Grace Potter ‘Midnight’ album review

Grace Potter in Tahoe

Stepping onstage at the Crystal Bay Casino in 2013, Grace Potter had the crowd in the palm of her hand. She returns on Friday.
Tim Parsons/ Tahoe Onstage

Editor’s note: Grace Potter appears Friday, Aug. 12, at the Crystal Bay Casino’s Crown Room. Almost 100 tickets remained on sale this morning for $35. Con Brio opens at 8:30 p.m., and the Nightowls play the Red Room after-party.

Grace Potter has been the frontwoman for the Nocturals, one of the most solid rock groups of the past 10 years, impressing fans and critics alike with her vivacious pipes, engaging songwriting and strutting stage presence. For her first solo album, “Midnight,” she took all of her talents to LA producer Eric Valentine (Nickel Creek, Good Charlotte and Queens of the Stone Age) and repackaged them into a shiny pop album that will leave most people doing a double take, for one reason or another.

“Midnight” debuted at No. 4 on Billboard’s Top Rock Albums chart this week.

Potter has always been the focal point of the Nocturnals’ soulful rock as its lead singer and songwriter, and the band has come to be defined by her. Dazzling bandleaders such as Potter always seem to branch out at some point from their roots and distinguish themselves as a solo performer, not confined by the sound and expectations of their previous occupations. Paul McCartney, Mick Jagger, Rod Stewart, Jim James and others all have been a dealt similar hand and have come out on the other side with varying degrees of success. So how does Grace Potter fare walking the road alone?

Grace Potter midnightListening to “Midnight,” it is clear her success is defined by expectations of the listeners. On one hand, this is a no holds-barred pop record that sizzles with energy. It feels as if Potter has stepped out from the humble woods and into the late-night bustle of the big city, with a willingness to bask in the bright lights for a while. Bombastic lead single “Alive Tonight” rocks with glitzy charisma, Potter’s honeyed voice exploding over the chorus. The song falls right in line with the vibe of Florence and the Machine and across the album Potter injects some of pop music’s biggest hitmakers into her songs. “Your Girl” grooves like prime Prince, “Delirious” is like Donna Summers with a shot of whiskey and “Instigators” has the brawny zeal of the Foo Fighters.

For pop fans getting their first dose of Potter, this album should be an exhilarating introduction to one of the best voices in rock and, now, pop. Whatever type of music you put in front of her, from country to rock to pop, Potter manages to make it almost secondary compared to her soulful wail. That is her biggest and best musical instrument and it shines all over “Midnight,” especially on the big-folk stomp of “Empty Heart,” which Potter commands with a sultry delivery that is deliciously catchy and grows in passion as the song climaxes in the choral ending. The record’s production is obviously steered toward appealing to a larger portion of the population and the undeniable musicality of Potter’s voice is definitely something that will draw new people to this work.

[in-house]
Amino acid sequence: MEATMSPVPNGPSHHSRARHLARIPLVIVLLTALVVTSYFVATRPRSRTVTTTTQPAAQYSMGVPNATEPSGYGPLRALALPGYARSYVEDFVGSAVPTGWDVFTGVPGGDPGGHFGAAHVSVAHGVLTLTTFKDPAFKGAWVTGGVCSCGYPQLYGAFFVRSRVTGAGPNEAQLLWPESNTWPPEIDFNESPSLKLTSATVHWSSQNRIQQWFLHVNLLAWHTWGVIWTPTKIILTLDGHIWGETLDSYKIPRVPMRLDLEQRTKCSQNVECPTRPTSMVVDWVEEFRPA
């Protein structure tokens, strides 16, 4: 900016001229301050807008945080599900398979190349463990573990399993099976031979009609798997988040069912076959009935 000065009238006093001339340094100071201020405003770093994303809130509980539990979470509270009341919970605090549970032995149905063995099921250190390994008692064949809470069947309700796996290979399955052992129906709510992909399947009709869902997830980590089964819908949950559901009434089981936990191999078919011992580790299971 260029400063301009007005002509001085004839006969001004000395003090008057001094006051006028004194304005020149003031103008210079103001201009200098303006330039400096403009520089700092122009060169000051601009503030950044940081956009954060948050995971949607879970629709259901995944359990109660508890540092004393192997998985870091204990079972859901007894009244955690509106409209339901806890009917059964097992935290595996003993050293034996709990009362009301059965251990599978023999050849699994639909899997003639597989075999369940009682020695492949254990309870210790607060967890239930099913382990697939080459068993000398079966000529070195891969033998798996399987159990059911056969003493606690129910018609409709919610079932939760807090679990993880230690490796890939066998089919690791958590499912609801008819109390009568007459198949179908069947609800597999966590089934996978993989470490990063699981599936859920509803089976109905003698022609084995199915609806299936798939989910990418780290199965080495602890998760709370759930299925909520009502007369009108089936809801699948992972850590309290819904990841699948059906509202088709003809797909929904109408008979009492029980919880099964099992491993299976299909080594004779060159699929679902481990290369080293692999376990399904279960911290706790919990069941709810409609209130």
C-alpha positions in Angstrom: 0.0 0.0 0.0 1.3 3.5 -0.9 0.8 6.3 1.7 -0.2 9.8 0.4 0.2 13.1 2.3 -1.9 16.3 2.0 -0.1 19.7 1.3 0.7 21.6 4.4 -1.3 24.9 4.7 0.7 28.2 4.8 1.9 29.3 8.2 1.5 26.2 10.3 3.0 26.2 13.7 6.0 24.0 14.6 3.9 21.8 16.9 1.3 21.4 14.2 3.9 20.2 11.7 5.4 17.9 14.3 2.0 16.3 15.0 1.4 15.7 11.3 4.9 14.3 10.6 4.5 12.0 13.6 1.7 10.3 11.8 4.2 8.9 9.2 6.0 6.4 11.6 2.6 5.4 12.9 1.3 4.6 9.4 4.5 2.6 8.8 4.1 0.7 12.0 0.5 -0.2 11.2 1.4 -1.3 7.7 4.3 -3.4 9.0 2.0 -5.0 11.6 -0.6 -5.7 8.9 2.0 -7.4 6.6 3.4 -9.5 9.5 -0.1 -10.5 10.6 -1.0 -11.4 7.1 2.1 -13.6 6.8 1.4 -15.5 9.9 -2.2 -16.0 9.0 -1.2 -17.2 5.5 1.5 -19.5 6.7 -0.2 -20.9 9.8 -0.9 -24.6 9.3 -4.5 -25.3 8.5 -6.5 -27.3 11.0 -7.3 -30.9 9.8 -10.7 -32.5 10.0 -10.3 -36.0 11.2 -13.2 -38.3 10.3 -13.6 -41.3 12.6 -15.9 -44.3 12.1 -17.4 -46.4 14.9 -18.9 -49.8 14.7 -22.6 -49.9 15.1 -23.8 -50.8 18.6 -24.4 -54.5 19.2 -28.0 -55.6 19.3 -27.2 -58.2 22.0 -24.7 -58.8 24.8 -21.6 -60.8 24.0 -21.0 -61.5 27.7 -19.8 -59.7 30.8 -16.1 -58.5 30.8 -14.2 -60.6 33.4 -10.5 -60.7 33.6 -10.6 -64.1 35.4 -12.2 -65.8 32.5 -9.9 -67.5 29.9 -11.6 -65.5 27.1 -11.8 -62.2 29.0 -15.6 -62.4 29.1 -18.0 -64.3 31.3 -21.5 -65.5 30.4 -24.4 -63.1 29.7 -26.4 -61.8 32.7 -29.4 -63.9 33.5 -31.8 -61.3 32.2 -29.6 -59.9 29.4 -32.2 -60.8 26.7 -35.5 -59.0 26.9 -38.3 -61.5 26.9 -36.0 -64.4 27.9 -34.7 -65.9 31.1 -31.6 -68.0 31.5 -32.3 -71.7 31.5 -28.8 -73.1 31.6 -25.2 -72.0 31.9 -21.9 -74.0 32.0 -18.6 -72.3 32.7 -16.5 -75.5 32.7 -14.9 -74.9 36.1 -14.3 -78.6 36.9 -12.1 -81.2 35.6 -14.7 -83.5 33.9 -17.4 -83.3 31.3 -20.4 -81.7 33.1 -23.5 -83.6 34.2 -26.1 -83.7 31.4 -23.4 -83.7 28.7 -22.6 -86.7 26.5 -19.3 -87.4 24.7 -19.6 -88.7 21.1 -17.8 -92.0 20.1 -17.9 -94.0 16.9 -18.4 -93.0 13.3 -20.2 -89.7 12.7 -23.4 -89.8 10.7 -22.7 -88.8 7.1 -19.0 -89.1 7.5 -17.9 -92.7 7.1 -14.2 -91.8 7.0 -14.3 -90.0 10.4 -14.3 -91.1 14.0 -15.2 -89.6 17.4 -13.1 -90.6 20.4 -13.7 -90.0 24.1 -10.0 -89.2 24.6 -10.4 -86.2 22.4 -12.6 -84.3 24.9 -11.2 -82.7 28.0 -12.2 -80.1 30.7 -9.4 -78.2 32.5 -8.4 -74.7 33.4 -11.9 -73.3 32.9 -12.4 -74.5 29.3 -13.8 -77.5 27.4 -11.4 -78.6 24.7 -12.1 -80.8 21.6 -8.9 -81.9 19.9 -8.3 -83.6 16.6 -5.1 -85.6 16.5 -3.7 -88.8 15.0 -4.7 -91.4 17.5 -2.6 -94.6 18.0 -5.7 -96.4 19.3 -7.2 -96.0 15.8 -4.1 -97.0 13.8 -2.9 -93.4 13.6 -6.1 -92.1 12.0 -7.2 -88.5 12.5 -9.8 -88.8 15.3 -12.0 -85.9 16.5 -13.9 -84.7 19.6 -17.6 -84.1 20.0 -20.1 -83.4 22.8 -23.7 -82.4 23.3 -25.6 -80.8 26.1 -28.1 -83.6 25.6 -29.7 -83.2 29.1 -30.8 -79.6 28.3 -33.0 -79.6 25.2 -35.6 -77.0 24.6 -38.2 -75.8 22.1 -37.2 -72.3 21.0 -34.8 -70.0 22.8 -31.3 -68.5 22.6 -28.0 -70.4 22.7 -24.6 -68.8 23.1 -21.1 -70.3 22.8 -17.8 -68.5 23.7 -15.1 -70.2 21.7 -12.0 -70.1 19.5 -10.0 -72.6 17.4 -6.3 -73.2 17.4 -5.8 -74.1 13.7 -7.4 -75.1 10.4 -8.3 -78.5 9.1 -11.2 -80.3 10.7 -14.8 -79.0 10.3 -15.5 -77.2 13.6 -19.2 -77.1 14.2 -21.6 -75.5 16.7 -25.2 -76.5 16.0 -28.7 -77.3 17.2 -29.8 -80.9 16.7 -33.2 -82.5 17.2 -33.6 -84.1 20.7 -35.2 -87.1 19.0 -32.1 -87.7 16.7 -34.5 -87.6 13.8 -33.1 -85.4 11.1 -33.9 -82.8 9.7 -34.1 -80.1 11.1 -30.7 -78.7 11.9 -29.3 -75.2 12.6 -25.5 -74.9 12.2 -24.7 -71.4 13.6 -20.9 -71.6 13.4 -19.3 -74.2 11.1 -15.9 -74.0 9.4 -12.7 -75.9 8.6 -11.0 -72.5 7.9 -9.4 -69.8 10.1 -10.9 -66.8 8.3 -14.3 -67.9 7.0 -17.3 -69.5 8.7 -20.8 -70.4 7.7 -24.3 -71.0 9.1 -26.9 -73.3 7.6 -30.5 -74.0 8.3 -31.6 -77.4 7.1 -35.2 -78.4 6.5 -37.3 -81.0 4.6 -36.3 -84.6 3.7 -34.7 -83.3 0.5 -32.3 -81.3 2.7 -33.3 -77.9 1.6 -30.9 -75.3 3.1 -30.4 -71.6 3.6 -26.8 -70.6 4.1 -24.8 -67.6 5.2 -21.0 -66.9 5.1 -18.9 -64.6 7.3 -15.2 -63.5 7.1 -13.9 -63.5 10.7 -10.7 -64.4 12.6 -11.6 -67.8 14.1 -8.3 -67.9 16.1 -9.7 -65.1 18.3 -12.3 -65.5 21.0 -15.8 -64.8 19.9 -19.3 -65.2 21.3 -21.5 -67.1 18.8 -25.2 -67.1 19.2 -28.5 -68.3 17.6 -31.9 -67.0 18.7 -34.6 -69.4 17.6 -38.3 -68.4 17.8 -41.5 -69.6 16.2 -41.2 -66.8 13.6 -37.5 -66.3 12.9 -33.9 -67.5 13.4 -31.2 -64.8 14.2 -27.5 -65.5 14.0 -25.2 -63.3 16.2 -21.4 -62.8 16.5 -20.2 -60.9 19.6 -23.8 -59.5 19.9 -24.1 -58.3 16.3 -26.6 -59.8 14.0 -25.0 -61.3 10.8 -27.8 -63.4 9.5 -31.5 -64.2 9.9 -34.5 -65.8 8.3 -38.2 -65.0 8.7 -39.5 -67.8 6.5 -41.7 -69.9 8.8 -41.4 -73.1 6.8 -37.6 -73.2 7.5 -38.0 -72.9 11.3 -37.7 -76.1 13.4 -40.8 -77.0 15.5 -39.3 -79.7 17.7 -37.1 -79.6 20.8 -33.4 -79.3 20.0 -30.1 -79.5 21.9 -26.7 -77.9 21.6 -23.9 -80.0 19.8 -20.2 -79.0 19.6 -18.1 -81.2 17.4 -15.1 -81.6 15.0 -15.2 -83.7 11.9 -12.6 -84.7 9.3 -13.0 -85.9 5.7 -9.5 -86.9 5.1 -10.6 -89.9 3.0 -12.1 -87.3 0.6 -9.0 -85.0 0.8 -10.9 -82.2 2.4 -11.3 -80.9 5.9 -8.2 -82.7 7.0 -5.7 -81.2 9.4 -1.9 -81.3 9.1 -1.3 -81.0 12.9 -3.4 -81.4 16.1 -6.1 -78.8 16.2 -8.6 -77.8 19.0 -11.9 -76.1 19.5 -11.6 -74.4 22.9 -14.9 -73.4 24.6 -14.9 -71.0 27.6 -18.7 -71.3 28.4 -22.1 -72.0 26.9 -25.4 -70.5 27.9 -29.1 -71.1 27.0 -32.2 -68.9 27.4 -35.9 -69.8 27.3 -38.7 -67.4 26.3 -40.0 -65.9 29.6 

However, for a lot of people, “Midnight” is going to signal a huge departure from her rock and roll roots. Synths, crystalline hooks, significant track layering and electronic razzle-dazzle occupy the space usually reserved for the Nocturnals’ classic sound. In that environment, the warmth and subtlety of Potter’s music is crushed under the weight of heavily processed tracks. What makes a good pop record is exactly what hinders a good rock record, which is what fans have expected from Potter over her last five albums with the Nocturnals.

Potter’s songwriting also dips its toe in the shallows more so than the deep. The veiled storytelling of rockers such as “Ah Mary” on 2007’s “This Is Somewhere” is replaced by watered-down messages of good times (“Alive Tonight”), sizzling chemistry (“Hot To The Touch”) and chasing heartache (“Biggest Fan”). It leaves the record lacking a substantial amount of emotional weight and ensures this album of not having any real staying power or musical relevance after a handful of years.

One track that old fans should feel somewhat encouraged by is “Nobody’s Born With a Broken Heart.” Potter’s stories of broken people soar over the emotional swell of piano, guitars and her surging voice. The track has an emotional slickness to it, like many U2 albums, but is rooted in something more sustainable than the rest of “Midnight,” both musically and lyrically. It is the biggest nod to her time with the Nocturnals and is the most compelling song to listen to on the album.

“Midnight” will be a very divisive record for fans of Potter. Some will see it as too sleek, loud and poppy and others will cite those same characteristics as their reasons for liking the album. It should be indicative to everyone though that Potter is in control of her artistry and will travel where her muse takes her. She is as assertive and passionate on this record as she has been on any album with the Nocturnals, and ultimately that is what people should admire most about Potter. She’ll do what she wants, how she wants to do it. All we can do is take notice from the audience.

Related story: Review of Grace Potter and the Nocturnals 2013 show at Crystal Bay. LINK

  • Grace Potter
    ‘Midnight’
    Release: Aug. 14, 2015
    Notable Tracks: “Empty Heart,” “Nobody’s Born With a Broken Heart,” “Alive Tonight”
    Purchase: LINK

 

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